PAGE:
Deirdre was helping me make supper today. She thinks she’s very grown-up, so naturally she has to do everything the big kids do. This includes washing and drying dishes, doing laundry, drawing pictures, stretching out her arms and saying “Ohhhh…Dear!” like Titi does…you name it. This particular time, I was getting ready to make Cheddar Tuna Pie. Deirdre had just got up from a nap, and just been put down by Mom. She was about to make a fuss, but then I said, “Deirdre, do you want to watch me make supper?” Her face lit up. “Hupper,” she repeated, and suddenly she did want to come to me. She knew what that word meant!
“First we have to get these cans,” I told her, and Deirdre watched as I leaned down to get some cheddar cheese soup cans. All the while I made supper, I explained to her what I was doing, and sometimes why as well. She listens carefully and watches my every move very intently, and reminds me to do something if she thinks I forgot. Then whenever I say anything, she repeats it very importantly. If I make any kind of exclamation, she repeats it with exaggerated emphasis. If I say, “Oh no,” Deirdre cries, “Oh, no-o!” as if the most wonderful thing in the world just happened.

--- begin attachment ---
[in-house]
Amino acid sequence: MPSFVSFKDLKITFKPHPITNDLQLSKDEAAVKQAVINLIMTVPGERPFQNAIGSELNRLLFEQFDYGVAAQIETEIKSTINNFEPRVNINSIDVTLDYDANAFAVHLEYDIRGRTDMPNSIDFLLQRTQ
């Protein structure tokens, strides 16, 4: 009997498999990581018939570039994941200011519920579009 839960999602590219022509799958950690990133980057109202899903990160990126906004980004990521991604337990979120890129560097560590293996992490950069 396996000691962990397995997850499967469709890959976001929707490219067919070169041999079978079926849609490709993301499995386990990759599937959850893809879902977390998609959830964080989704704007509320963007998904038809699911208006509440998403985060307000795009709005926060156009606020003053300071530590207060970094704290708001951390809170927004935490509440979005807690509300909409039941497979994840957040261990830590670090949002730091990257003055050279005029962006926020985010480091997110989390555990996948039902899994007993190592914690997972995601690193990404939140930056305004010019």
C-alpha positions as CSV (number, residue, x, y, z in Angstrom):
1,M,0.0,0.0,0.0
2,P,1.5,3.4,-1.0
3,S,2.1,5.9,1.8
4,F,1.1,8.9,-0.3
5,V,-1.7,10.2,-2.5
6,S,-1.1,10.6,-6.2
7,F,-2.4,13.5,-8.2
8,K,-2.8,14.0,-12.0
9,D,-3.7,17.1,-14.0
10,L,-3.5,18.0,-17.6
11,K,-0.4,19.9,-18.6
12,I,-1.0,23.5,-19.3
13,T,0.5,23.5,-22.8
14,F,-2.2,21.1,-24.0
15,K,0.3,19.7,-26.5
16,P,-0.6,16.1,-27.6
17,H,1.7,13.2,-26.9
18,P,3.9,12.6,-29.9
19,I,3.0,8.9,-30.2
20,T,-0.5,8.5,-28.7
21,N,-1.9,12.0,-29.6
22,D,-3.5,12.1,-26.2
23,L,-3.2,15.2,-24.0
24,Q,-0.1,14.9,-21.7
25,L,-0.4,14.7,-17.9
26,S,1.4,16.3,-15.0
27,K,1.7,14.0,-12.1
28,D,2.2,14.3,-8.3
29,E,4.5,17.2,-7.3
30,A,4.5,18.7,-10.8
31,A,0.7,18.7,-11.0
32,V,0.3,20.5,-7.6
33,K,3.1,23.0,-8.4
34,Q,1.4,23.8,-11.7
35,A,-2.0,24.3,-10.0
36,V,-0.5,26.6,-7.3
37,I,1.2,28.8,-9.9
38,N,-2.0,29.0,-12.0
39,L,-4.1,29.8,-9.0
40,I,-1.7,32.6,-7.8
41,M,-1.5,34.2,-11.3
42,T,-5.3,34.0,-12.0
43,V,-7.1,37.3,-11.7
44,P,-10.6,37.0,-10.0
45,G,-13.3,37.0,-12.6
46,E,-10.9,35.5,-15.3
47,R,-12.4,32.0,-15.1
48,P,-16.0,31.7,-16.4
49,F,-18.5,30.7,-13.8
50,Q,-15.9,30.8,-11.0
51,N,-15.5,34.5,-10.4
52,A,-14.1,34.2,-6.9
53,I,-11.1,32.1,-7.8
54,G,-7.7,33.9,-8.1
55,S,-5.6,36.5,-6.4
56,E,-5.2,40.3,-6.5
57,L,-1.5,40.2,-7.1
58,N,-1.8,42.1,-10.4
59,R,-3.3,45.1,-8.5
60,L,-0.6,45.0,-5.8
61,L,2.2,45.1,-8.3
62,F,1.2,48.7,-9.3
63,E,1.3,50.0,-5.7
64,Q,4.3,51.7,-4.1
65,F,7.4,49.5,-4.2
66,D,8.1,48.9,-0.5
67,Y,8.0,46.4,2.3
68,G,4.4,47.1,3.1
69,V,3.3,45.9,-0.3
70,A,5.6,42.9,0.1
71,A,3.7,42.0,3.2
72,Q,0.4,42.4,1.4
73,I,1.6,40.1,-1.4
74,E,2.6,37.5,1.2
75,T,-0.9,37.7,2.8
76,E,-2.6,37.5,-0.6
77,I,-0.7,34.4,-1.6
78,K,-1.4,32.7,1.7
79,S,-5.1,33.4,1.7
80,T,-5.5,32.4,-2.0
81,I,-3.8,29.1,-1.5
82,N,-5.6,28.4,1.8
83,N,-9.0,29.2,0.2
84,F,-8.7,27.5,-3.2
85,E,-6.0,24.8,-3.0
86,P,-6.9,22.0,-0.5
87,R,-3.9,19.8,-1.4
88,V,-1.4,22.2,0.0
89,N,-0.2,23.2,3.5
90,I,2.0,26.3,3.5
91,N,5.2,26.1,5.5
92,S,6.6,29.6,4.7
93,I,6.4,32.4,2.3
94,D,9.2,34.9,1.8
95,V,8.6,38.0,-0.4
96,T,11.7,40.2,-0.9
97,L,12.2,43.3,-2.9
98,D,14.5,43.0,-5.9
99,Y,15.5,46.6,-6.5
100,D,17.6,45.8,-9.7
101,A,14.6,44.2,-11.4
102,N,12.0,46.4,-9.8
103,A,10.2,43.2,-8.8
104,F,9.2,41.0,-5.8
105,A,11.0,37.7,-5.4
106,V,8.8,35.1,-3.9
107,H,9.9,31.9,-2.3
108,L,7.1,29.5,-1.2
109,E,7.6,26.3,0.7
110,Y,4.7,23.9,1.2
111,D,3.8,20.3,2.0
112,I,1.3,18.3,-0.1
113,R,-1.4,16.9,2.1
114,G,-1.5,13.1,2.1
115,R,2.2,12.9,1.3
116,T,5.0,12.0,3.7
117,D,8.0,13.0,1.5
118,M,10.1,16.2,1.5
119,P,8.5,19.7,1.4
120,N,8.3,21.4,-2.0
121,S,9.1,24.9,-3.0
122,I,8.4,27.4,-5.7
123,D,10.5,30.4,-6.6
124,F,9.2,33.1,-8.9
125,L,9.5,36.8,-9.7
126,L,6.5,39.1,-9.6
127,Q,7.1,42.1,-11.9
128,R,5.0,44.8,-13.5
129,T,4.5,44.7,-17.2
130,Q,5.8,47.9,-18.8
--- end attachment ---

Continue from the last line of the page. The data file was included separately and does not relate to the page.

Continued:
“Here, you can have this one,” I said, and handed her a can to put on the table. Then we had to open them all up. “Splort!” I said as I opened up one of the lids and the gooey yellow liquid showed through. “Spwort!” Deirdre echoed behind me happily. It’s great fun to say words like that, you know!
Deirdre knew just what I should do with the cans. “Dump it, ‘hat kind (that kind, meaning that one),” she said, turning around on her chair to point to the pan on the stove. “That’s right, we’re going to dump it in there, but not yet. First we have to get the milk,” I told her. (“Miwt,” Deirdre repeated.)
I got up onto a chair to get a can of condensed milk, and she came toddling back and forth to get the can I handed to her and then put it on the table. But the second can was missing, so we had to go ask Mom about it. Deirdre was eager to do everything I said. I explained we had to go ask Mommy, so she exclaimed, “Mommy!” and then sat on my hip quietly while I was talking to Mom upstairs. As long as it was part of the expected protocol, she was contented; it’s only when we start doing things that aren’t part of the plan that she gets impatient.
Deirdre stood on a chair next to me, watching intently as I stirred the milk into the cheese mixture, seeming to think it was quite fascinating. “Yummy, yummy, yummy,” I said absentmindedly as I stirred it. “Do you think it’s yummy, Deirdre?”